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    Non-Emergency Ambulance

Public Shelters

 

Public shelters are constructed according to SCDF regulations / specifications and are places where you can take refuge during an emergency. Public shelters can be found in MRT stations, HDBs, schools, community centres/clubs and other developments. Click here to locate the public shelters. 

 

When the need arises, SCDF will implement public education measures on how and when to take shelter. Essentially, the you will be advised to stay at home, keep calm and seek protection.

 

MRT Shelters

Underground MRT stations act as public shelters and provide protection in times of emergency. There are 48 underground MRT stations which are hardened to double-up as public shelters. MRT shelters can accommodate between 3,000 and 19,000 people depending on the size of the area. These shelters are designed with facilities to ensure a safe and comfortable environment. Facilities include protective blast doors, decontamination facilities, ventilation, power and water supply and dry toilet systems.

 

Housing Development Board (HDB) Shelters

HDB public shelters are in the basements or void-decks of certain HDB residential apartment blocks.

 

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Schools

Basement air-rifle ranges of many secondary schools are hardened as shelters.

 

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Community Centres / Clubs

Public shelters are found in certain community centres / clubs. Shelters here are generally used by the centres / clubs themselves for their own peacetime purposes.

 

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Other Public Developments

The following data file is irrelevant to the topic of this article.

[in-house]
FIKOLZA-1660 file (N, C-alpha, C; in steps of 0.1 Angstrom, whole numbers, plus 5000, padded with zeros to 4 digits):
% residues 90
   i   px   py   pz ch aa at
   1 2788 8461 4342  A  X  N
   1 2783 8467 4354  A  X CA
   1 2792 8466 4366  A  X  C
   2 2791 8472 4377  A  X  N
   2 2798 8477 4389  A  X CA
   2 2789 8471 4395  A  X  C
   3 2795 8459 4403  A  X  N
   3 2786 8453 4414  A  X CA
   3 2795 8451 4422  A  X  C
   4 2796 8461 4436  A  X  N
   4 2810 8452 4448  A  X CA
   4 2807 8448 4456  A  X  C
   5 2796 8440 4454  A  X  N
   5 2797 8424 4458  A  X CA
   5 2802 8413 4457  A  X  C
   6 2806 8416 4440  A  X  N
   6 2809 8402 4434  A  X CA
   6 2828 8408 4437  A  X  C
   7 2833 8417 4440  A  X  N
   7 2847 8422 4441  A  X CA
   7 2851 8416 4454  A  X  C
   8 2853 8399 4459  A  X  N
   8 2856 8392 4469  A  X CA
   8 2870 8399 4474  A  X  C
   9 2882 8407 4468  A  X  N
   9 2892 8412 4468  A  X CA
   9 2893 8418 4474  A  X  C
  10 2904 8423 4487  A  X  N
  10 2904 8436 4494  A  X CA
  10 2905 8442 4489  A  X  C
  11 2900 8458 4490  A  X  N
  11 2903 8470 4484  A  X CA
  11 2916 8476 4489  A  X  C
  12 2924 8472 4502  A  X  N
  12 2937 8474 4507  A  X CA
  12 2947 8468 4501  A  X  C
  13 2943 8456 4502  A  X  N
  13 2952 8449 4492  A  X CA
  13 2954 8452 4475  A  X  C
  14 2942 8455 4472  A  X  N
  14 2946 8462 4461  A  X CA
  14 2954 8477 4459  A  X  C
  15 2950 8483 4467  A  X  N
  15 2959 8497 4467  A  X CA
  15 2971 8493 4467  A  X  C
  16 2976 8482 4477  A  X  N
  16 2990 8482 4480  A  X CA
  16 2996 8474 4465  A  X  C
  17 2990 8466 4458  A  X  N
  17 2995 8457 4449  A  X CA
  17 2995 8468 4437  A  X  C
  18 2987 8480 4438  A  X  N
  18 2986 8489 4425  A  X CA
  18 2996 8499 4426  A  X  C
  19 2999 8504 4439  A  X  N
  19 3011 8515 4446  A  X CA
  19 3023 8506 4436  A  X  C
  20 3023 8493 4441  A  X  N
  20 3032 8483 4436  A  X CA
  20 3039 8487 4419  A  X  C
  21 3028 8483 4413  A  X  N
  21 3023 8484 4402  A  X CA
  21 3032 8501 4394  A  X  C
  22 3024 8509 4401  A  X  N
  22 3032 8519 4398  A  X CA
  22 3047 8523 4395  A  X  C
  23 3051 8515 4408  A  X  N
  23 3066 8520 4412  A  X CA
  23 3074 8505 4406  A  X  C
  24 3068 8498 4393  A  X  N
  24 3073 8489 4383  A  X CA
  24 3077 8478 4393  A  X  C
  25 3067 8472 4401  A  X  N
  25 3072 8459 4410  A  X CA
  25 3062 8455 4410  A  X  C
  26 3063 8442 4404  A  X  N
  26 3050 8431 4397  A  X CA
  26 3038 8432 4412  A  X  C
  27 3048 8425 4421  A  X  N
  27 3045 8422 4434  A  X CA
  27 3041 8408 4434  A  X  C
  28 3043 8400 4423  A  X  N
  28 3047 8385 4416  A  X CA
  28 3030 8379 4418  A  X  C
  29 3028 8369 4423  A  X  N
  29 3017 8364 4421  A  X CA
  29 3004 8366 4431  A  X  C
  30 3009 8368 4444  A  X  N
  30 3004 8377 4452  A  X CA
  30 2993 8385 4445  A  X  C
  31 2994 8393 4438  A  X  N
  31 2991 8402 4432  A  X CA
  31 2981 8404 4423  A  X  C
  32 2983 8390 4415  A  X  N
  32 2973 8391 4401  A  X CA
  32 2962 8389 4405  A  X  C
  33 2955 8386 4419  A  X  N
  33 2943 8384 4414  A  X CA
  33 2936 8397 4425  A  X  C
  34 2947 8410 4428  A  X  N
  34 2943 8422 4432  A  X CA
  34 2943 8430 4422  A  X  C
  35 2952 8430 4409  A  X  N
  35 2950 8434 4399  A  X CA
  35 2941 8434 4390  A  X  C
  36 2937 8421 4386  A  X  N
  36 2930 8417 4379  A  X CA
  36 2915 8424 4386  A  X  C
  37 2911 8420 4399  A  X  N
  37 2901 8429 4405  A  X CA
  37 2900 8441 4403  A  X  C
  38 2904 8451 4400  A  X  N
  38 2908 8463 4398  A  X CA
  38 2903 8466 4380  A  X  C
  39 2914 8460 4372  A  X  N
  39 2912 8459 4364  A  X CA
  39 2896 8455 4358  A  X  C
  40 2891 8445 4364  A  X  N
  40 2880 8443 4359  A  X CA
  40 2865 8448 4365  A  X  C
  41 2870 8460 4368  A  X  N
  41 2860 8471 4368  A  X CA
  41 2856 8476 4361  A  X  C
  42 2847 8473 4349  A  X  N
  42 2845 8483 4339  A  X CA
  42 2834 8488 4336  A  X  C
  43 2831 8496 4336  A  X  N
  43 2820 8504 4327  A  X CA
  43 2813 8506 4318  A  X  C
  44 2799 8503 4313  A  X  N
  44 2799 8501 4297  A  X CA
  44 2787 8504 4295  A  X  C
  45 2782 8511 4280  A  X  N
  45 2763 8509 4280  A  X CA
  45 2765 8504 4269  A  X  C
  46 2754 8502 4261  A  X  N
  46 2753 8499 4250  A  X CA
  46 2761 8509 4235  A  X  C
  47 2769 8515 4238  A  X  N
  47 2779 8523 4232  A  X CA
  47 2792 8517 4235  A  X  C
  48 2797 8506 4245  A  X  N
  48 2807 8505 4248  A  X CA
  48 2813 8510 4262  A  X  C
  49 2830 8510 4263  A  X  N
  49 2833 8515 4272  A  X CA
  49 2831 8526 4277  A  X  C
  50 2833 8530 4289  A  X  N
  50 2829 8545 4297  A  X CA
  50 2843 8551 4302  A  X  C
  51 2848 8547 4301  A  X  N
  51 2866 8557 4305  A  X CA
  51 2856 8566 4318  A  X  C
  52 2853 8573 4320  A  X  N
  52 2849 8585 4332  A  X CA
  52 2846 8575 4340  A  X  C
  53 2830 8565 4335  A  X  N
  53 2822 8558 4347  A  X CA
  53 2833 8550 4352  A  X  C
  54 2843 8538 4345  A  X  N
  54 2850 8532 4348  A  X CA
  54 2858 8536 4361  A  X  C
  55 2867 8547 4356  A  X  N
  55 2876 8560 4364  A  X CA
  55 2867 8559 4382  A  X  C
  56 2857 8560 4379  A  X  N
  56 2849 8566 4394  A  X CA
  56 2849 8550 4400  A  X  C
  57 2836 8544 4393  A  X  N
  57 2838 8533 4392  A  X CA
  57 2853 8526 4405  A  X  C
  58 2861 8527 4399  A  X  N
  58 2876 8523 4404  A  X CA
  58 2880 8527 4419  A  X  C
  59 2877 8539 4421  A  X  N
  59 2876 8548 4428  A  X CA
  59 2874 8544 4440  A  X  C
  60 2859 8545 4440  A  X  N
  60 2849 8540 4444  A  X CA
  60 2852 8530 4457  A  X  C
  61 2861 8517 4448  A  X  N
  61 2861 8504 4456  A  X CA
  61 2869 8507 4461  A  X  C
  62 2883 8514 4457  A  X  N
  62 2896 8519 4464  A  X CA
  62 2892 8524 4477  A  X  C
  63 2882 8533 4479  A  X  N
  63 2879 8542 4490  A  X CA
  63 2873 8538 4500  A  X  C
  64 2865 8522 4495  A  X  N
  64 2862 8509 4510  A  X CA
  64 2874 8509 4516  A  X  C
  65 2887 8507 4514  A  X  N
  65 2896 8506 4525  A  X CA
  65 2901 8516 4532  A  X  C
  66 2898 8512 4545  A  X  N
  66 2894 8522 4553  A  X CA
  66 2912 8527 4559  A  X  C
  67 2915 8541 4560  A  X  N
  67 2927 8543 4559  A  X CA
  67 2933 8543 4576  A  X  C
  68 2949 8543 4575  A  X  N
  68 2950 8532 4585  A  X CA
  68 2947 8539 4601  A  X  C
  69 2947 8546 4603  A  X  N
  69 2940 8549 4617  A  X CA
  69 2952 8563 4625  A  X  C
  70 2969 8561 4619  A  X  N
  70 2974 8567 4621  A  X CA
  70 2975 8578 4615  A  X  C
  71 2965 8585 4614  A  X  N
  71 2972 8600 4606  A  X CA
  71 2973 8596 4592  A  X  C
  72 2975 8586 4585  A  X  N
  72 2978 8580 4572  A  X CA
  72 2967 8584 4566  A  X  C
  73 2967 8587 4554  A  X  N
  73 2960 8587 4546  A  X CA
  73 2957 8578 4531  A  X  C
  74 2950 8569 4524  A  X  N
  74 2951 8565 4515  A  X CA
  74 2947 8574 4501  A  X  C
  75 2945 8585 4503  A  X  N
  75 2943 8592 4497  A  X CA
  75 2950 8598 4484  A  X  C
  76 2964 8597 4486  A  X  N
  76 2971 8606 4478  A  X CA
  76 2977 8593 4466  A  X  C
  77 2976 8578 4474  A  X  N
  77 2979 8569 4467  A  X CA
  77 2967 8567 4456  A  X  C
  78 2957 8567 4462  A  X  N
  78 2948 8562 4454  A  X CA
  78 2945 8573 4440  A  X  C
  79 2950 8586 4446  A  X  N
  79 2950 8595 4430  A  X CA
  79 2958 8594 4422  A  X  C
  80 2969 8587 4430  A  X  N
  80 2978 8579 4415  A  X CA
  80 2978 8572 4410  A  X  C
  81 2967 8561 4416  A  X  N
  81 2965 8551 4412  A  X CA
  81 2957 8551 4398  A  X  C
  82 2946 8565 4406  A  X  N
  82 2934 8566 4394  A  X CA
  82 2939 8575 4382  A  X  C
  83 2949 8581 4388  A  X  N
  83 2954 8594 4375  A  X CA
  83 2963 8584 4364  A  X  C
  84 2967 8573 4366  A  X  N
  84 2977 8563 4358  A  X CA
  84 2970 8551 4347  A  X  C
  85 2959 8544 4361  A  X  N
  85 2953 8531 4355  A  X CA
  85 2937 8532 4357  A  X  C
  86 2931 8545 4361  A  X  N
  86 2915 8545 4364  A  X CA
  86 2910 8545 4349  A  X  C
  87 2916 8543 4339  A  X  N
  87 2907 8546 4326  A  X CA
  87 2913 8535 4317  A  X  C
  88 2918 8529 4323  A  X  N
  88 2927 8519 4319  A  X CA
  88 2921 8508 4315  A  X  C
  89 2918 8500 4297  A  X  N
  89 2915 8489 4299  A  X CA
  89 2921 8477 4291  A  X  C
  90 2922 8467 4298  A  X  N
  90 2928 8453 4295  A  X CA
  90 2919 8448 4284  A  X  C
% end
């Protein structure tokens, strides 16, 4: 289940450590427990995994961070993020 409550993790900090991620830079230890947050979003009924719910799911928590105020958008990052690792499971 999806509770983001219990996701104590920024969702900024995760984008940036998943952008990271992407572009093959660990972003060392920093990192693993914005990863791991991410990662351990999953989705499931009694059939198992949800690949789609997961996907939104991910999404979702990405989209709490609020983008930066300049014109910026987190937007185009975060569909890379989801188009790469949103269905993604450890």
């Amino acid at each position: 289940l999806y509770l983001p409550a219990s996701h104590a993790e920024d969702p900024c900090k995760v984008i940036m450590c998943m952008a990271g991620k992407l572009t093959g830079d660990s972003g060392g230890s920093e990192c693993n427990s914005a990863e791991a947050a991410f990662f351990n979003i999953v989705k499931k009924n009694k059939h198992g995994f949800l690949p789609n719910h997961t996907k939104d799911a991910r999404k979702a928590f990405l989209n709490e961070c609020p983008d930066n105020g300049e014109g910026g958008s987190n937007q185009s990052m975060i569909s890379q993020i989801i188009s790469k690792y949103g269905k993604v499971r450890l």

Other public developments also have public shelters. Examples of their peacetime uses include basement carparks and training or activity rooms.

 

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Residential Shelters

Household and Storey Shelters

The Household/Storey Shelter (HS/SS) has its walls, floor and ceiling strengthened with increased thickness. The walls are set back from the building exterior and the door is made of an SCDF-approved light protective steel. 

The HS/SS gives protection to residents against weapon effects such as blast and fragments during an emergency. The HS/SS also has the advantage of being easily accessible. 

 

Each HS/SS door has a notice fixed to its interior face, which identifies the structure as a HS/SS and states clearly the prohibited works within it. The HS/SS requires minimal maintenance. However, owners are not allowed to tamper with the HS/SS door, structural walls, and the floor and ceiling slabs.

Improvised Cover

If you live in a home without a shelter, SCDF will advise you how to improvise cover using available household and furniture items. Such improvised cover can provide a considerable degree of protection against flying debris and glass splinters. In fact, it is relatively safer to stay at home under improvised cover during an attack than being out in the open trying to reach a public shelter.